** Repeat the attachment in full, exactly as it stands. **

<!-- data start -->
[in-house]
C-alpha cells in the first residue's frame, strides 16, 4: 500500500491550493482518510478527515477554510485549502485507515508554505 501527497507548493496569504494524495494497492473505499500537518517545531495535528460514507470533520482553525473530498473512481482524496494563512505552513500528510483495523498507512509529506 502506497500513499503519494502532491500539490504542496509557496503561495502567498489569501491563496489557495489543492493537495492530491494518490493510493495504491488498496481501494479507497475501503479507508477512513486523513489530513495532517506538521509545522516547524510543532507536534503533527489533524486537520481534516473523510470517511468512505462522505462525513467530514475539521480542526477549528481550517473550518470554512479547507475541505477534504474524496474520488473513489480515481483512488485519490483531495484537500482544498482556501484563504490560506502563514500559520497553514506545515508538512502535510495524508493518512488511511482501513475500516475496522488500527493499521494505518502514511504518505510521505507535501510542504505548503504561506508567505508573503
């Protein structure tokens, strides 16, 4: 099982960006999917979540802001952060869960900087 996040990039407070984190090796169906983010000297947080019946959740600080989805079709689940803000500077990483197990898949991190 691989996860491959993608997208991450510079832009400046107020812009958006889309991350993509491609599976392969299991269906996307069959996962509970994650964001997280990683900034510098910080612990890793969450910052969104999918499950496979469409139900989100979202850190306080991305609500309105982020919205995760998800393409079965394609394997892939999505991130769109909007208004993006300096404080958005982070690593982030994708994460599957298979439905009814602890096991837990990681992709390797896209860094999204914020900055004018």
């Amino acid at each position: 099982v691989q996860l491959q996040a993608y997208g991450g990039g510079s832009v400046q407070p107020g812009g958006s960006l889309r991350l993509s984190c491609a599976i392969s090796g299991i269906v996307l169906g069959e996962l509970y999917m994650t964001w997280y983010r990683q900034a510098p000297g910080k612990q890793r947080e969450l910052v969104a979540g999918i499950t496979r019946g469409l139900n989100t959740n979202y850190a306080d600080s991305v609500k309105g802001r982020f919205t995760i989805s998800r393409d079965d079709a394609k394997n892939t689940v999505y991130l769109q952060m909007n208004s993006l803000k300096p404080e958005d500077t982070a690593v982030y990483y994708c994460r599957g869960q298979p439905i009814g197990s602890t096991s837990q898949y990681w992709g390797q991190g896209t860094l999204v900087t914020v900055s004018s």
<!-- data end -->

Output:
[in-house]
C-alpha cells in the first residue's frame, strides 16, 4: 500500500491550493482518510478527515477554510485549502485507515508554505 501527497507548493496569504494524495494497492473505499500537518517545531495535528460514507470533520482553525473530498473512481482524496494563512505552513500528510483495523498507512509529506 502506497500513499503519494502532491500539490504542496509557496503561495502567498489569501491563496489557495489543492493537495492530491494518490493510493495504491488498496481501494479507497475501503479507508477512513486523513489530513495532517506538521509545522516547524510543532507536534503533527489533524486537520481534516473523510470517511468512505462522505462525513467530514475539521480542526477549528481550517473550518470554512479547507475541505477534504474524496474520488473513489480515481483512488485519490483531495484537500482544498482556501484563504490560506502563514500559520497553514506545515508538512502535510495524508493518512488511511482501513475500516475496522488500527493499521494505518502514511504518505510521505507535501510542504505548503504561506508567505508573503
């Protein structure tokens, strides 16, 4: 099982960006999917979540802001952060869960900087 996040990039407070984190090796169906983010000297947080019946959740600080989805079709689940803000500077990483197990898949991190 691989996860491959993608997208991450510079832009400046107020812009958006889309991350993509491609599976392969299991269906996307069959996962509970994650964001997280990683900034510098910080612990890793969450910052969104999918499950496979469409139900989100979202850190306080991305609500309105982020919205995760998800393409079965394609394997892939999505991130769109909007208004993006300096404080958005982070690593982030994708994460599957298979439905009814602890096991837990990681992709390797896209860094999204914020900055004018």
């Amino acid at each position: 099982v691989q996860l491959q996040a993608y997208g991450g990039g510079s832009v400046q407070p107020g812009g958006s960006l889309r991350l993509s984190c491609a599976i392969s090796g299991i269906v996307l169906g069959e996962l509970y999917m994650t964001w997280y983010r990683q900034a510098p000297g910080k612990q890793r947080e969450l910052v969104a979540g999918i499950t496979r019946g469409l139900n989100t959740n979202y850190a306080d600080s991305v609500k309105g802001r982020f919205t995760i989805s998800r393409d079965d079709a394609k394997n892939t689940v999505y991130l769109q952060m909007n208004s993006l803000k300096p404080e958005d500077t982070a690593v982030y990483y994708c994460r599957g869960q298979p439905i009814g197990s602890t096991s837990q898949y990681w992709g390797q991190g896209t860094l999204v900087t914020v900055s004018s």